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Joined: Sun Aug 22, 2010 7:07 pm
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Quote:
tonyf39
Even an older Mavic SSC front (still no Carbon or titanium) comes in at 945g all up.


My mavic "blue" SSC rims are about 13 ounces each (retro weighing system)
Used to race on 8 ounce Scheeren rims.
Weight is not the only consideration here. Vulcanised tyres can never feel like the same weight of fine silk open sided tubulars with hand mounted treads. Less internal friction. I used to compare the effect to getting as close to riding on a solid block of air as possible.


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 Post subject:
PostPosted: Sun Sep 05, 2010 9:39 pm 
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Location: Surrey
Best tub/sprint combo I ever rode were Clement No. 1 Seta Extra on Mavic CX18 rims, 24f/28r

Yes, the CX 18 was made for 18mm tyres and the Clements were about 22/23mm but I found this to be a far better ride than the standard Wolber 18mm cotton tyre that everyone else was using at that time.


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 Post subject:
PostPosted: Mon Sep 06, 2010 12:09 pm 
rider | rBoTM Winner
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Location: Wakefield, Yorkshire
I've recently acquired a Dourdoigne Grand Prix de Nations Silk on a Mavic hub/Assos aero rim/bladed spoke front wheel. Can't wait to put 120+ in it and hammer it down a smooth road! Probably need ear plugs. :D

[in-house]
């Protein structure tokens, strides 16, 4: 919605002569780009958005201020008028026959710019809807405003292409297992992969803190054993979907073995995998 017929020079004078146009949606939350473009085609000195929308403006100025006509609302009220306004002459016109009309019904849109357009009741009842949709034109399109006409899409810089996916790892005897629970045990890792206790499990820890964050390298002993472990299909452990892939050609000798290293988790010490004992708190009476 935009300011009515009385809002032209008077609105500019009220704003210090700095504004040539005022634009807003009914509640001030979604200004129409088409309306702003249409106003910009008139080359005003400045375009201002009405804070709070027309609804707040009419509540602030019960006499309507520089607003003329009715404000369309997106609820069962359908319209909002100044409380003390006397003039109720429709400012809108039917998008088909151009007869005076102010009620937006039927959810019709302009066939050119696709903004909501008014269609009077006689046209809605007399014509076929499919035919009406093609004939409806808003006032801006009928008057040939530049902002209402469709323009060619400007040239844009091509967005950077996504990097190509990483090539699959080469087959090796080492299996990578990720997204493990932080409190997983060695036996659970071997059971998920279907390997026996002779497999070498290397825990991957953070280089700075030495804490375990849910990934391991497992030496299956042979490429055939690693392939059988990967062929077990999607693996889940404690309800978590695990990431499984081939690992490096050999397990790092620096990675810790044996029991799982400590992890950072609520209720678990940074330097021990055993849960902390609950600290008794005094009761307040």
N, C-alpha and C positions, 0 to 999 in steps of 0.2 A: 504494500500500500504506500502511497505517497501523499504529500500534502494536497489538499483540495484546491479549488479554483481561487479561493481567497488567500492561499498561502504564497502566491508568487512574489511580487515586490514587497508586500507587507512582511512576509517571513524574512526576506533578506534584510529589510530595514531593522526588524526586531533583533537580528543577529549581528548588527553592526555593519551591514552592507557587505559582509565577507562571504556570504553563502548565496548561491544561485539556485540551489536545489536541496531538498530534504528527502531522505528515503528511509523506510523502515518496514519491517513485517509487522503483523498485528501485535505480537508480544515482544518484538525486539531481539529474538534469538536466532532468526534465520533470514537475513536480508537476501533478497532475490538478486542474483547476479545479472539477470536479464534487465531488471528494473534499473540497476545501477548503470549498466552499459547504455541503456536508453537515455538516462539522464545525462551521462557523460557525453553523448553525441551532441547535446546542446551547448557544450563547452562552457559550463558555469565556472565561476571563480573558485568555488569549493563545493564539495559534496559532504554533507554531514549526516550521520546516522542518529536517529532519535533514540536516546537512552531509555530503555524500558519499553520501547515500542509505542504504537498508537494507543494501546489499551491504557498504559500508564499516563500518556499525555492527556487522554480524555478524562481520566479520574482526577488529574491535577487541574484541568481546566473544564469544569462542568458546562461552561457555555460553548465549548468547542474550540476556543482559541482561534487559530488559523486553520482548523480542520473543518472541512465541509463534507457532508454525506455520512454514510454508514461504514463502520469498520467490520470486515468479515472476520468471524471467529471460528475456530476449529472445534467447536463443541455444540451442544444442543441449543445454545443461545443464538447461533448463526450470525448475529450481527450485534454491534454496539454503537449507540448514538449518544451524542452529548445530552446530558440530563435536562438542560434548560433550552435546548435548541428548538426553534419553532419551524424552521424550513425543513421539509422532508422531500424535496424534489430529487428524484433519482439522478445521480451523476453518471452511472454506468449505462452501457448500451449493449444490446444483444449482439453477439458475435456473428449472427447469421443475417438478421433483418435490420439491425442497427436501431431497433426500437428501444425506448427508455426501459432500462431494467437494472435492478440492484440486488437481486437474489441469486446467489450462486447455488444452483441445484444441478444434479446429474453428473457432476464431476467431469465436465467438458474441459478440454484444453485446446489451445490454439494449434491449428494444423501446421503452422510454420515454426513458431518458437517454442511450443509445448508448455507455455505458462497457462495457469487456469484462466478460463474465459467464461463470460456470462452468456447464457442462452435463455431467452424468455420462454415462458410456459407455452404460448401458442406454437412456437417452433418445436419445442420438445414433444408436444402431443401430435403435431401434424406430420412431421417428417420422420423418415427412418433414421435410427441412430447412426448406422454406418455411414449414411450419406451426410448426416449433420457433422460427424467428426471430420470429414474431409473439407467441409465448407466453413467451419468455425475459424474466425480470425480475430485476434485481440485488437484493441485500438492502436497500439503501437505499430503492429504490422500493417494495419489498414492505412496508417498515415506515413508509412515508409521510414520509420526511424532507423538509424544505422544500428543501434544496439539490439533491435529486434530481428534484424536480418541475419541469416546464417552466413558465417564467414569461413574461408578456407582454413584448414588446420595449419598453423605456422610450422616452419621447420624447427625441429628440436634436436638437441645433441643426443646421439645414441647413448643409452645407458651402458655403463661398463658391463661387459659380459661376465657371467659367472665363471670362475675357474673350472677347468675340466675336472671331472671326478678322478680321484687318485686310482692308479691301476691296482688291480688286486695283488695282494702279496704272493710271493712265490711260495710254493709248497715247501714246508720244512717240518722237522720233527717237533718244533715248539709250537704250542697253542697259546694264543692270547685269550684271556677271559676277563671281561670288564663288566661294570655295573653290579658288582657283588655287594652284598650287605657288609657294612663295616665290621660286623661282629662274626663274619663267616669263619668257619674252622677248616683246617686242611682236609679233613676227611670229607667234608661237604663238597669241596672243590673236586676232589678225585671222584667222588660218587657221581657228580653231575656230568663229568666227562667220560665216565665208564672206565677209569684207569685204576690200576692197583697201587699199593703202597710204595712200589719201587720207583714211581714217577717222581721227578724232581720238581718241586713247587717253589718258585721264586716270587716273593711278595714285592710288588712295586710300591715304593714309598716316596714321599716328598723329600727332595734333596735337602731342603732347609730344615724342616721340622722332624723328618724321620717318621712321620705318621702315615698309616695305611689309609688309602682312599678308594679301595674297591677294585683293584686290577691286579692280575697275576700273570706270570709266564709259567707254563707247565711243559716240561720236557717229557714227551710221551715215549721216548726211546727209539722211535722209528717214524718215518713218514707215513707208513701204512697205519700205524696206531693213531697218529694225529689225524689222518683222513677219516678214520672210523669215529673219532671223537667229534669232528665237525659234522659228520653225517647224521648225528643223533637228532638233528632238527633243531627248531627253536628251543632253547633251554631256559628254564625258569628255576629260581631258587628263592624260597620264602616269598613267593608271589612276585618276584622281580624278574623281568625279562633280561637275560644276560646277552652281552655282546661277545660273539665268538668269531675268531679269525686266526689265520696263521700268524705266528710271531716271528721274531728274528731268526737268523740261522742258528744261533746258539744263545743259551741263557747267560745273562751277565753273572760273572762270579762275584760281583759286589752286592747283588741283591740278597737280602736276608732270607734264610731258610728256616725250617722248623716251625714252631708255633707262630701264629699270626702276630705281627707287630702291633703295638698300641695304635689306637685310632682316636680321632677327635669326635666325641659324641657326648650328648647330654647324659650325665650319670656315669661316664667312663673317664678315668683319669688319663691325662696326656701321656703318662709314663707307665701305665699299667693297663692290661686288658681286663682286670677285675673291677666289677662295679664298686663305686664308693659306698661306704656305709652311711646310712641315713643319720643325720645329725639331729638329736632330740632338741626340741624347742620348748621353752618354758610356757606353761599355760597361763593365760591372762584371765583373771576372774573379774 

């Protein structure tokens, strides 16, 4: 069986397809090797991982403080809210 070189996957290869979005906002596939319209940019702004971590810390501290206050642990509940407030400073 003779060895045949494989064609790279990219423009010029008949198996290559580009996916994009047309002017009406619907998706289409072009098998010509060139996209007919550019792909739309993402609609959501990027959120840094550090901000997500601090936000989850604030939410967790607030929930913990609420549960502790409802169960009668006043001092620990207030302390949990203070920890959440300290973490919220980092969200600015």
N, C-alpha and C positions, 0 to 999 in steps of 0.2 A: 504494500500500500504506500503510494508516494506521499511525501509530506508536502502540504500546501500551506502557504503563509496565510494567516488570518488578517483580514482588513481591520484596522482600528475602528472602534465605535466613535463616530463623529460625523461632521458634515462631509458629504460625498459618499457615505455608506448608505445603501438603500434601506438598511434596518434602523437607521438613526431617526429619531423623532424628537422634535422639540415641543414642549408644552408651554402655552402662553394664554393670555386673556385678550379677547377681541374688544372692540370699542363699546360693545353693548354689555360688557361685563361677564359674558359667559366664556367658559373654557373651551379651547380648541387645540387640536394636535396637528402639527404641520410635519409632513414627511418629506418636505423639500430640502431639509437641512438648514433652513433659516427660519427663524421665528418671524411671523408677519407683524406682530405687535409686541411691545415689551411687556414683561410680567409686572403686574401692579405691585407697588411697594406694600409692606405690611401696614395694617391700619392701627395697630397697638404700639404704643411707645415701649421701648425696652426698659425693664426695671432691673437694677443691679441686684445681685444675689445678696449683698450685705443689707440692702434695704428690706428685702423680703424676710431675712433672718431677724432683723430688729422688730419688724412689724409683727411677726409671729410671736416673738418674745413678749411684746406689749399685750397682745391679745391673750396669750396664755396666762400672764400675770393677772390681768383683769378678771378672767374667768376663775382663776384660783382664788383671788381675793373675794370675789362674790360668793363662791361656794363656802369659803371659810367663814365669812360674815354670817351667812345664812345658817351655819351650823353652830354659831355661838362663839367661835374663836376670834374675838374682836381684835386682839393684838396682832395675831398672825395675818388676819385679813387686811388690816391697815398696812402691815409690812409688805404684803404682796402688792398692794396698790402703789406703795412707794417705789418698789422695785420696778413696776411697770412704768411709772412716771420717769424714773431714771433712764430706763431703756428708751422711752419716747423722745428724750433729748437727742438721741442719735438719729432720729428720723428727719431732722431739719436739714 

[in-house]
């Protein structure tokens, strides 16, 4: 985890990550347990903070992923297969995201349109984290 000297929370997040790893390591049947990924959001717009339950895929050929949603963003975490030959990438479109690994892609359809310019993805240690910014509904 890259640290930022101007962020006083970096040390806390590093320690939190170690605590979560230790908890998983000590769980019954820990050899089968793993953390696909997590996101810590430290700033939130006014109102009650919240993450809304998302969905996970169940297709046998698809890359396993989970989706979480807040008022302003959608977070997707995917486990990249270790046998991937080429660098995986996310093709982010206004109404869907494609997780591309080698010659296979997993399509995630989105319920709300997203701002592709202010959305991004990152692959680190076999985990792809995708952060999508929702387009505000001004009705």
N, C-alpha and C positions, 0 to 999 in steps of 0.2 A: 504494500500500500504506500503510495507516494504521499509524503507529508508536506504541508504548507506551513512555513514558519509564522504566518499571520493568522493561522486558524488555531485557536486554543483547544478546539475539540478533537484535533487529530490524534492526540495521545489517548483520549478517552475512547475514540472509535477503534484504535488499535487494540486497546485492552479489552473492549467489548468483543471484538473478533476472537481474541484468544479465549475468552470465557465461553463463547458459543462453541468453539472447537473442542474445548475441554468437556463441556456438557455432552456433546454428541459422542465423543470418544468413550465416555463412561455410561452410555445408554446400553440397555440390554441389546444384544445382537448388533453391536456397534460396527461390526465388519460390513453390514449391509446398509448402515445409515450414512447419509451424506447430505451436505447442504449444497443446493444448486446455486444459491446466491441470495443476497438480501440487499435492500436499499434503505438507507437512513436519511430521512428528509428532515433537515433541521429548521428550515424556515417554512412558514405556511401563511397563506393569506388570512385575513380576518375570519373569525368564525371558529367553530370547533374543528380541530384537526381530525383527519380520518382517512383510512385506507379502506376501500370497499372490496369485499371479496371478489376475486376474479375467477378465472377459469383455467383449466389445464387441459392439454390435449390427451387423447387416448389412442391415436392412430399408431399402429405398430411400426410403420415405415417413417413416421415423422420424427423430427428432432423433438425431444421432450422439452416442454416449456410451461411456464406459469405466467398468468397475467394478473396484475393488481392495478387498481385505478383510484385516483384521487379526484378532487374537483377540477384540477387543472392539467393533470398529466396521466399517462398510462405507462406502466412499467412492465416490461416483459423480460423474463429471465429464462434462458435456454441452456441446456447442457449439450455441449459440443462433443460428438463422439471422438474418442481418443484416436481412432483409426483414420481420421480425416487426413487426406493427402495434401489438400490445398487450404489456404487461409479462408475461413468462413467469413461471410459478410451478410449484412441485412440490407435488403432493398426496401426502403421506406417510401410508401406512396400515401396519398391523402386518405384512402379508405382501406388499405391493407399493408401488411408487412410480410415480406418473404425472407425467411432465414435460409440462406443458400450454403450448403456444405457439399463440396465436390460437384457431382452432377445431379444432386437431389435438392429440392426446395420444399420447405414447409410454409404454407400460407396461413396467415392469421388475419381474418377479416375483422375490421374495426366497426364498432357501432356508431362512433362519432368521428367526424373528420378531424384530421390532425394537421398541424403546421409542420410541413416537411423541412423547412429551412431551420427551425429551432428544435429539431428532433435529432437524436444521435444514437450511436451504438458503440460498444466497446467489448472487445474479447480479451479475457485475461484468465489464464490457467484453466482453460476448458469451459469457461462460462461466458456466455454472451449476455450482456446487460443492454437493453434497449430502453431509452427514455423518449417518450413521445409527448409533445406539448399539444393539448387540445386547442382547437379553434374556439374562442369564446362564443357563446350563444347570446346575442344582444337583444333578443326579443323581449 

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 Post subject:
PostPosted: Mon Sep 06, 2010 6:34 pm 
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Joined: Sun Aug 03, 2008 12:31 am
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Location: London
Mavic SSC rims and also GP4 are heavyweights at 400g! ( I don't know what an ounce is).

Modern wheels with wired-on rims save weight with lighter hubs and spokes but then the rims and tyres are heavier. I reckon the lighter and more supple tub and sprint rim combo gives a better ride but of course less practical to use.

Quote:
I've recently acquired a Dourdoigne Grand Prix de Nations Silk on a Mavic hub/Assos aero rim/bladed spoke front wheel.


Even the name sounds good, but I don't like the look of aero rims. Some of my stash:

Image
The Dourdoignes are No 2 bis and No 3 bis, not silk though.

Dourdoigne label:
Image

"Service des Course"
Image


Quote:
Good looking tyres? They're tyres FFS. They're round and that's about it. And who really cares? They're for riding on, not looking at.

Furthermore most people, even cyclists, couldn't spot the difference between a clincher and a tubular at a range of more than a few feet.


Most people, including most cyclist, would say the same "who cares what a bike and its parts look like", so what? I would guess most people on the forum do care about aesthetics. To my eyes, tyres and rims make a huge difference to how a bike looks. Many photos of older bikes on the web really look out of place with their all black or multi-coloured tyres and deep section rims.

As already said, some people can tell the difference. It's very easy to see the difference between a typical modern clincher tyre with black sidewalls and coloured tread, and a classic traditional tub with amber sidewalls and black tread. Of course a lot of tubs now have the same black sidewalls and colours as clinchers tyres, so you have go close up and see the edge of the base tape to tell it's a tub.


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 Post subject:
PostPosted: Mon Sep 06, 2010 7:27 pm 
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Location: Surrey
My mate had some Dourdoignes but they were orange with blue labels - sounded great. He won the RTTC Junior BBAR on them in 1968. 8)